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This weekend Arsenal become the most successful FA Cup team in history and Mr Wenger the most successful FA Cup manager

By Tony Attwood

It is not something that you are likely to read much about in the papers, and not something that social media want to tell us but it is true: Arsenal are this weekend becoming the most successful team in FA Cup history, and Arsene Wenger the most successful FA Cup manager of all time.

Up to this season, Man United and Arsenal were neck and neck in terms of number of times they have won the FA Cup, in terms of the number of times they have been defeated finalists, and in terms of number of times they have made the semi-finals.  This season, with this semi-final appearance, Arsenal move one step ahead.

In terms of FA Cup success, the only person to challenge Mr Wenger was George Ramsay (1 March 1855 7 October 1935).   He was club secretary and then manager of Aston Villa and he won the FA Cup six times with them.  It was a record that stood for 95 years and is one of those that was spoken of as being “a record that would never be broken” until it was equalled by Arsène Wenger in 2015 with the final win over Aston Villa.

Now with this semi-final appearance Mr Wenger has overtaken George Ramsay as well.  There is more along these lines in the most recent article from the Arsenal History Society in its latest article.

This is Mr Wenger’s 11th semi-final.  His first was in 1998 at Villa Park against Wolverhampton Wanderers, when one of his early finds, Christopher Wreh, scored the only goal of the game.

Looking back he said, “It’s a different competition and every competition brings a psychological atmosphere.   We have many times seen teams not doing well in the championship and, when it is a different competition, suddenly they are doing very well. They don’t carry the negative vibes of bad experiences into the competition. When you walk out, half of the stadium is red and half is blue, so you realise it is something different.”

He has also been talking about the first of the two recent FA Cup wins:

“It was special pressure in 2014; this time it is a special opportunity.  It was difficult for us in 2014. We were super-favourites. We also had not won a trophy for a long time and people questioned us about that. We had the opportunity in the semi-final to go to the final and win the Cup. Overall, the pressure was big. This time, it is really a 50-50 game. If you ask the neutrals, maybe they will say City are favourites, even.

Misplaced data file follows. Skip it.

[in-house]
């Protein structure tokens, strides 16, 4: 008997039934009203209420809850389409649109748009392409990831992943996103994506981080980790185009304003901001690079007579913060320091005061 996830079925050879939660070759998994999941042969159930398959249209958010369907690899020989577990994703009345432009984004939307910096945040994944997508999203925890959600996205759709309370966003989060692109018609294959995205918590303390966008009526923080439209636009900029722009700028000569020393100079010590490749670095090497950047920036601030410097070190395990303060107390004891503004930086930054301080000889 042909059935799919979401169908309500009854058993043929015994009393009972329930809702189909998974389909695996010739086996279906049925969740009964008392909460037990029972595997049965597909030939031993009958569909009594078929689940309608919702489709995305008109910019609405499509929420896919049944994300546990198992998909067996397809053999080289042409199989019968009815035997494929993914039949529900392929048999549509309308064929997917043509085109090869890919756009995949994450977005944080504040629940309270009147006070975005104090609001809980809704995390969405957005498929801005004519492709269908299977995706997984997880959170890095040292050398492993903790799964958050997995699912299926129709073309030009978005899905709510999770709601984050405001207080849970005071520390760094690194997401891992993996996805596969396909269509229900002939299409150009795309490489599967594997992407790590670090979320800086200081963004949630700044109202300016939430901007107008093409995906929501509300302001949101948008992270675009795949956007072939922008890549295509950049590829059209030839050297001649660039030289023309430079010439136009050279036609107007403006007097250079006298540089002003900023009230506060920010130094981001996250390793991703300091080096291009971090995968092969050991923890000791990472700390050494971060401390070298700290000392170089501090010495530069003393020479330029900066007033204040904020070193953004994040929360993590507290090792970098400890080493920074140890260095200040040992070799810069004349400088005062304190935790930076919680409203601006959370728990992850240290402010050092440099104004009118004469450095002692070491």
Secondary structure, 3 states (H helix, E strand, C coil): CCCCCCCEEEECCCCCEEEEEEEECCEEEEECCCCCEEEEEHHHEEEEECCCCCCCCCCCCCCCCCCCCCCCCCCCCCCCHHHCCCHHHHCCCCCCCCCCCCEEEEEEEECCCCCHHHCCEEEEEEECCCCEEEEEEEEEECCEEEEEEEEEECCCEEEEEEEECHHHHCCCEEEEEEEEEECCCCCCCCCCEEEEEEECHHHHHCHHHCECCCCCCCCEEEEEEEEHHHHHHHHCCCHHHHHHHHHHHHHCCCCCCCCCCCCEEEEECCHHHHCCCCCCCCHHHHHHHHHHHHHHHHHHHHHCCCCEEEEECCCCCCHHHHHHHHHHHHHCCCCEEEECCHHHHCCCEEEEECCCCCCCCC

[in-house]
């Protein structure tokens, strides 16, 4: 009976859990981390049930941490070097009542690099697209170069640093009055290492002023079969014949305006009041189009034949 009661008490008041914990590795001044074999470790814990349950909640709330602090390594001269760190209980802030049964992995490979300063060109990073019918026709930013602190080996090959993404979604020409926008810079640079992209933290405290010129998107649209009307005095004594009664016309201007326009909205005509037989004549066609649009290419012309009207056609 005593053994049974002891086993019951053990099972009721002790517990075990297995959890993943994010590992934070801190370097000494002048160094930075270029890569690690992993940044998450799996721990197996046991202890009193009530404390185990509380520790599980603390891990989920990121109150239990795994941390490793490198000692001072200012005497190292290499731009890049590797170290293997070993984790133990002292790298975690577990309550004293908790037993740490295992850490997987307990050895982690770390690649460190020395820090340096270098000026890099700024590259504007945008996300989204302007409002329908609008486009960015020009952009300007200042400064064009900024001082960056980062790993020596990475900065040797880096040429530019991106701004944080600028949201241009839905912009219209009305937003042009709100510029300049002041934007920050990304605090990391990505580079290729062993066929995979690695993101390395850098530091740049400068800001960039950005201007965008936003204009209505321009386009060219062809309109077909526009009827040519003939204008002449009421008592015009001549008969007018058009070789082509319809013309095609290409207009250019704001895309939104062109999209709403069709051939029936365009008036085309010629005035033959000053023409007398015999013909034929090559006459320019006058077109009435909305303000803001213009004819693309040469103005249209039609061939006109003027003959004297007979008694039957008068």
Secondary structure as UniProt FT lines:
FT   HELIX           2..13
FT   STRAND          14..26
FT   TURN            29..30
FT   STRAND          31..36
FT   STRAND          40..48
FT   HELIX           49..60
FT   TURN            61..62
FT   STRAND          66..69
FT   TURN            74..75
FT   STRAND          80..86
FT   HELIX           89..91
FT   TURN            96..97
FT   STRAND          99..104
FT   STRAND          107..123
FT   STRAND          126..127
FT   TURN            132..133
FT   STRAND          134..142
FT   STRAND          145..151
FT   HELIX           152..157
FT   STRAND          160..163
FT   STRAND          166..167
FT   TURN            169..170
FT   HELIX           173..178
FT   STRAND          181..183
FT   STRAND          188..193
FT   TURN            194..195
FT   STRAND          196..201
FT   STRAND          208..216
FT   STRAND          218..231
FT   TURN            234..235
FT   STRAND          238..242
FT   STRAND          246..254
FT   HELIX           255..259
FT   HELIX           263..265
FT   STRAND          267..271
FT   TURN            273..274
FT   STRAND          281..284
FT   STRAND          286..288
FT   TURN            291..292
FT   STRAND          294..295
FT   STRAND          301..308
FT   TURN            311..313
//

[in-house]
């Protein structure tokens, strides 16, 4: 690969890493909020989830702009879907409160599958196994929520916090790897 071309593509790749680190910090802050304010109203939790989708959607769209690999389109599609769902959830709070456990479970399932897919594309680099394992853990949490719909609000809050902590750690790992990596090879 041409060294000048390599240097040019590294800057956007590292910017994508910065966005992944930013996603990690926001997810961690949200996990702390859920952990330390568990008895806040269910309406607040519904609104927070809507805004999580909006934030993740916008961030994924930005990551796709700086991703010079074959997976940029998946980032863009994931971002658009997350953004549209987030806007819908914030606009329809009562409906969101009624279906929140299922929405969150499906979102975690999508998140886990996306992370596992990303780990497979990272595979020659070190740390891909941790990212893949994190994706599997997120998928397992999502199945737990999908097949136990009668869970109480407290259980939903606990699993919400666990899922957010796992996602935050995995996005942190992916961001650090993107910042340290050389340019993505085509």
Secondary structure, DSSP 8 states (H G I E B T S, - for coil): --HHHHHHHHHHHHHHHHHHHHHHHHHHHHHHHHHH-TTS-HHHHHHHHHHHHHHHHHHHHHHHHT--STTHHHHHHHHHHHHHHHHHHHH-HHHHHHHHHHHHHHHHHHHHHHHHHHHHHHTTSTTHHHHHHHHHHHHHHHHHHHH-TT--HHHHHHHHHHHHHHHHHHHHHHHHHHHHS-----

“When you have negative results like we had, it can divide or unite.  At some stage you have to show you can fight together. People will say it’s normal you win at Middlesbrough but, when you go through a bad period, it’s difficult in your head to win everywhere. The fact that we fought and won had a positive impact.”

As for today he added,  “The new Wembley is more like the new stadiums you meet everywhere but it is still massive. What is great is that you see your fans coming in and it is an experience that they and their children never forget. You want them to be pleased when they go home.”

Possibly the team with the most nerves this weekend will not be Arsenal, but rather Tottenham – and if that is the case, it is only their fault.  When Tottenham were debating the issue of the Wembley move Arsene Wenger  spoke openly of his experience of Arsenal playing there:

“It was a nightmare. In hindsight, it was the wrong decision,” Wenger said in January 2016. “We decided to go to Wembley but we didn’t feel at home. The pitch was bigger, the ground was different and for the English players it was something completely unusual.   We were used to a tight pitch. It was a disadvantage for sure.”

Now I have often written about the way that ground changes affect clubs.  (See for example “It’s the stadium stupid”).  We’ve seen it with Arsenal both at Wembley and the move to the Ems, but it has also affected virtually every club that has tried it.